Less than a week into a U.N.-brokered ceasefire in Syria, the arrangement is already looking pretty shaky. The Syrian government has promised to pull its army back from major cities, but now seems to be reneging on that deal. But rather than castigating its motives, perhaps it might be a good time now to take a fresh look what exactly has been accomplished by the internationalization of the Syrian "problem."
I've been going to Syria for some years now, both as a journalist and an ordinary citizen, and it's been inspiring to see how the country has changed. Some of my friends are ordinary civilians; others are now involved in the motley collection of opposition groups that have emerged since the uprising began in March of last year. What's often lost in the account of crisis given by po-faced humanitarians, with their pictures of dead bodies and tales of indecipherable evil, is how inspiring the revolt originally was for many ordinary Syrians. Virtually all the people I know in Syria have changed their opinions radically in the last year, and their demands have grown bolder and more ambitious.
As spring 2011 gave way to summer and fall and the flagging Baathist regime moved to snuff out dissent, some opposition groups looked to the force of arms to protect their demonstrations and their communities. At around the same time, international efforts to apply pressure to the regime led to sanctions that virtually no one in Syria wants (even the Free Syrian Army), an ill-fated mission by Arab monitors that disappointed everyone, and now a U.N. initiative that has initially stemmed the daily round of killings, but failed to satisfy either the government or the opposition.
So what's going wrong? The problem, in my view, is that the tools of international law are a very blunt instrument with which to solve real problems of civil strife. In November, for example, I smuggled myself into Homs as the desperate opposition movement was beginning to turn to the Arab League to mediate in its conflict with an increasingly brutal regime. As the situation worsened, the daily demonstrations (I could still hear them breaking out in November along with the occasional crackle of sniper fire) were joined by armed militias that grew up to protect Sunni areas of the city. Then the geopoliticking began.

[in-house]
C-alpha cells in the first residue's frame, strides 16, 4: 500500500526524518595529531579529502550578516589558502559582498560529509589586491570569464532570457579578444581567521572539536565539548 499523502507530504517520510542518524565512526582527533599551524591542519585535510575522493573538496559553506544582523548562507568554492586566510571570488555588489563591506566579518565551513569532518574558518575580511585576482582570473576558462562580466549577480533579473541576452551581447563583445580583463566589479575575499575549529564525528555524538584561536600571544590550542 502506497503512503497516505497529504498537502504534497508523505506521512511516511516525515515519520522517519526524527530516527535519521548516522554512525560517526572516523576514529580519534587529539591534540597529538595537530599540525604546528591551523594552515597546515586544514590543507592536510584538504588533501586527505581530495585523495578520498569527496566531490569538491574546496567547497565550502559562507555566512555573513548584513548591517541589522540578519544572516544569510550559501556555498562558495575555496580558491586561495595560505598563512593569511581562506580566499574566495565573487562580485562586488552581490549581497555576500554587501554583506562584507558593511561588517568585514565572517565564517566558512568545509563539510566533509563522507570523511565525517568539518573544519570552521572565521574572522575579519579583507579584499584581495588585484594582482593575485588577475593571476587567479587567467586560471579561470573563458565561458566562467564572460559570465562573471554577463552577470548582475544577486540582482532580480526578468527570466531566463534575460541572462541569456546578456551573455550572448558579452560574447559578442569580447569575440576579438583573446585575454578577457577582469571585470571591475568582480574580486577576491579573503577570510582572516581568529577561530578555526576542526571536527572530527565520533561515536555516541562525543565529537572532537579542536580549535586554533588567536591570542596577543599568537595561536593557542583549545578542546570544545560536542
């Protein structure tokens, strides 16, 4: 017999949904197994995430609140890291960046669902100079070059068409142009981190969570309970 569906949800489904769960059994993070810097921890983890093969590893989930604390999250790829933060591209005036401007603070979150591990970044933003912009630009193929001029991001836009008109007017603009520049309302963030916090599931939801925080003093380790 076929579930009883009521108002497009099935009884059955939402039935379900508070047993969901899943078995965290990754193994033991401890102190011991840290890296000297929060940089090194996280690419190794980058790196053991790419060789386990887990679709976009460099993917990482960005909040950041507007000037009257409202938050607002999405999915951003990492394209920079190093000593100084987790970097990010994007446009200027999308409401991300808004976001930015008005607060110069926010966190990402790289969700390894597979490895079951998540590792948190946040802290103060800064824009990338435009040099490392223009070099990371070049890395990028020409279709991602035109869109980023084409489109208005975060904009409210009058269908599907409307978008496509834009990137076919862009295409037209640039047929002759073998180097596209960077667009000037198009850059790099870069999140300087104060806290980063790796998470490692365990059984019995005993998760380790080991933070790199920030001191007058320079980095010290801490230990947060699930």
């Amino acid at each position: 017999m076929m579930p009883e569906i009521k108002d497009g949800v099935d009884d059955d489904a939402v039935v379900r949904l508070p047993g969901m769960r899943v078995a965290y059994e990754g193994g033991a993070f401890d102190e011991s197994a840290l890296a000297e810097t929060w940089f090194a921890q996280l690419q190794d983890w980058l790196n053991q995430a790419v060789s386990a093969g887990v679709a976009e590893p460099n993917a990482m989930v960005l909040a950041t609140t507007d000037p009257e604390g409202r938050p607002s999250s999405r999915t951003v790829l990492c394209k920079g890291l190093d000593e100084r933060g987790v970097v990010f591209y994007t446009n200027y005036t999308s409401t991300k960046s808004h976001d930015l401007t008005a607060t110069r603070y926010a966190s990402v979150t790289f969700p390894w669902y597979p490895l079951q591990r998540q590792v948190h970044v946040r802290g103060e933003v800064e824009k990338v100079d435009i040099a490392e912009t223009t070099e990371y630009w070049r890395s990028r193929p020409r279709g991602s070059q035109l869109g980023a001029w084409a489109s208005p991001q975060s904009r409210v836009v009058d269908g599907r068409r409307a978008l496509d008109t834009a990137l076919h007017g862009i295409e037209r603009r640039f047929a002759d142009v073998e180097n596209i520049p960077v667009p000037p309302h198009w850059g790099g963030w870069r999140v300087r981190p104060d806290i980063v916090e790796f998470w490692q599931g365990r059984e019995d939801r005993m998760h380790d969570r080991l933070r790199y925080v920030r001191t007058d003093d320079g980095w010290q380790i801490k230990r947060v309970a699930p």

(…)As the situation has ground toward a temporary stalemate, everyone in the opposition now realizes that NATO has neither the mettle nor the resources for another Libya. That kind of organized military intervention is simply not going to happen. But the next phase of diplomacy is in danger of making matters substantially worse. The remaining carrots offered to Bashar Al-Assad's regime are now being matched by thinly veiled sticks whereby the international community promises to turn a blind eye to Saudi and Qatari efforts to back the military opposition with force of arms.
This internationalization of the conflict has been met by ordinary Syrians with a mixture of incredulity and opportunism.
Driving around the center of Homs at the end of February (until I was picked up by the Syrian Army and sent back to Damascus), I stopped a group of old men in the center of town and asked for directions. "Are you Russian?" was their first question. Probably government supporters, and quite possibly Alawites, they knew that the only foreigners they really wanted to talk to were Russian, Moscow being the Assad regime's most outspoken defender on the international stage.
James Harkin is an Irish, London-based writer and social analyst. His latest book is Niche: The Missing Middle and Why Businesses Need to Specialise to Survive.
The above article was published in foreignpolicy.com on April 17th, 2012.